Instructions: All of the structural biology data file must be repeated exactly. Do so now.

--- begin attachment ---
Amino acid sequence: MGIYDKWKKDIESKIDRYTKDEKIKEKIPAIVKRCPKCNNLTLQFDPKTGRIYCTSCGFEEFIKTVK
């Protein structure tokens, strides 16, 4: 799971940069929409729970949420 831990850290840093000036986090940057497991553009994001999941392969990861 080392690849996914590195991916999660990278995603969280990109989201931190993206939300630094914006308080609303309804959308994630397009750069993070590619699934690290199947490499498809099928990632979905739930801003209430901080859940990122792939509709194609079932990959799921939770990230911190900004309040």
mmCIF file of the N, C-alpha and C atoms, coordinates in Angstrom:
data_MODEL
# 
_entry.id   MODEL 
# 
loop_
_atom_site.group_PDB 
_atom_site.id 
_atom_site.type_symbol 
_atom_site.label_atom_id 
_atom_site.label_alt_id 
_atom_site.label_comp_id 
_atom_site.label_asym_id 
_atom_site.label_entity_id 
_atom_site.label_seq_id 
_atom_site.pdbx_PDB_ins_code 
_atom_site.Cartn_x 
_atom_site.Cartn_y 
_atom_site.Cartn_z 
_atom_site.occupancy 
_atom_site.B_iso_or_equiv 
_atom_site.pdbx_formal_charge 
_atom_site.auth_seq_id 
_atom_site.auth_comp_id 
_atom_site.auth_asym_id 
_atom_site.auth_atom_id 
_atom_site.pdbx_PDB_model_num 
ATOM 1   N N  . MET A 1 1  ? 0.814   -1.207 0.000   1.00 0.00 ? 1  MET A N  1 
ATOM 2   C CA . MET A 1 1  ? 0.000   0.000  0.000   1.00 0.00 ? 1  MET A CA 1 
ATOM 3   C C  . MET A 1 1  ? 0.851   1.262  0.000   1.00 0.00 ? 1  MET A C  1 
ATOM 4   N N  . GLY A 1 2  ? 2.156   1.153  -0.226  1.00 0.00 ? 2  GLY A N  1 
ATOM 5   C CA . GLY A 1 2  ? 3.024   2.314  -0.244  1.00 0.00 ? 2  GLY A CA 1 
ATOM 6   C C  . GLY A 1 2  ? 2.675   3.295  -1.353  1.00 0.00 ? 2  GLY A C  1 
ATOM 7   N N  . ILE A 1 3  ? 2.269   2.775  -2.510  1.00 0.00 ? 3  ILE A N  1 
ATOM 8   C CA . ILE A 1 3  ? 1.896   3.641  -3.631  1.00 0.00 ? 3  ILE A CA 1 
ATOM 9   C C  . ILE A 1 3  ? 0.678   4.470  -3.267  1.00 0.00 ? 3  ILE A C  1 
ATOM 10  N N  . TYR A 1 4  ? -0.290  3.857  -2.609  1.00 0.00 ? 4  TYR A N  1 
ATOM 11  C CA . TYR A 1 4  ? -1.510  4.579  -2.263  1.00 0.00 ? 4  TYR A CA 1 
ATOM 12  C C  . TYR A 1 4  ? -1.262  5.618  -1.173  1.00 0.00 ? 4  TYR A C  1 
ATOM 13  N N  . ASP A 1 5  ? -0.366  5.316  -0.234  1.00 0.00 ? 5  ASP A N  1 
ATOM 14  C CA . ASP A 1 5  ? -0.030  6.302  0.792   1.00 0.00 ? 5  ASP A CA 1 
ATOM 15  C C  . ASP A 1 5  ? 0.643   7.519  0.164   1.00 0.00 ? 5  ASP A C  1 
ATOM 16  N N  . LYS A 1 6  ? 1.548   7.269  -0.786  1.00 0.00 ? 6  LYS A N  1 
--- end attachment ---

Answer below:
Amino acid sequence: MGIYDKWKKDIESKIDRYTKDEKIKEKIPAIVKRCPKCNNLTLQFDPKTGRIYCTSCGFEEFIKTVK
């Protein structure tokens, strides 16, 4: 799971940069929409729970949420 831990850290840093000036986090940057497991553009994001999941392969990861 080392690849996914590195991916999660990278995603969280990109989201931190993206939300630094914006308080609303309804959308994630397009750069993070590619699934690290199947490499498809099928990632979905739930801003209430901080859940990122792939509709194609079932990959799921939770990230911190900004309040």
mmCIF file of the N, C-alpha and C atoms, coordinates in Angstrom:
data_MODEL
# 
_entry.id   MODEL 
# 
loop_
_atom_site.group_PDB 
_atom_site.id 
_atom_site.type_symbol 
_atom_site.label_atom_id 
_atom_site.label_alt_id 
_atom_site.label_comp_id 
_atom_site.label_asym_id 
_atom_site.label_entity_id 
_atom_site.label_seq_id 
_atom_site.pdbx_PDB_ins_code 
_atom_site.Cartn_x 
_atom_site.Cartn_y 
_atom_site.Cartn_z 
_atom_site.occupancy 
_atom_site.B_iso_or_equiv 
_atom_site.pdbx_formal_charge 
_atom_site.auth_seq_id 
_atom_site.auth_comp_id 
_atom_site.auth_asym_id 
_atom_site.auth_atom_id 
_atom_site.pdbx_PDB_model_num 
ATOM 1   N N  . MET A 1 1  ? 0.814   -1.207 0.000   1.00 0.00 ? 1  MET A N  1 
ATOM 2   C CA . MET A 1 1  ? 0.000   0.000  0.000   1.00 0.00 ? 1  MET A CA 1 
ATOM 3   C C  . MET A 1 1  ? 0.851   1.262  0.000   1.00 0.00 ? 1  MET A C  1 
ATOM 4   N N  . GLY A 1 2  ? 2.156   1.153  -0.226  1.00 0.00 ? 2  GLY A N  1 
ATOM 5   C CA . GLY A 1 2  ? 3.024   2.314  -0.244  1.00 0.00 ? 2  GLY A CA 1 
ATOM 6   C C  . GLY A 1 2  ? 2.675   3.295  -1.353  1.00 0.00 ? 2  GLY A C  1 
ATOM 7   N N  . ILE A 1 3  ? 2.269   2.775  -2.510  1.00 0.00 ? 3  ILE A N  1 
ATOM 8   C CA . ILE A 1 3  ? 1.896   3.641  -3.631  1.00 0.00 ? 3  ILE A CA 1 
ATOM 9   C C  . ILE A 1 3  ? 0.678   4.470  -3.267  1.00 0.00 ? 3  ILE A C  1 
ATOM 10  N N  . TYR A 1 4  ? -0.290  3.857  -2.609  1.00 0.00 ? 4  TYR A N  1 
ATOM 11  C CA . TYR A 1 4  ? -1.510  4.579  -2.263  1.00 0.00 ? 4  TYR A CA 1 
ATOM 12  C C  . TYR A 1 4  ? -1.262  5.618  -1.173  1.00 0.00 ? 4  TYR A C  1 
ATOM 13  N N  . ASP A 1 5  ? -0.366  5.316  -0.234  1.00 0.00 ? 5  ASP A N  1 
ATOM 14  C CA . ASP A 1 5  ? -0.030  6.302  0.792   1.00 0.00 ? 5  ASP A CA 1 
ATOM 15  C C  . ASP A 1 5  ? 0.643   7.519  0.164   1.00 0.00 ? 5  ASP A C  1 
ATOM 16  N N  . LYS A 1 6  ? 1.548   7.269  -0.786  1.00 0.00 ? 6  LYS A N  1 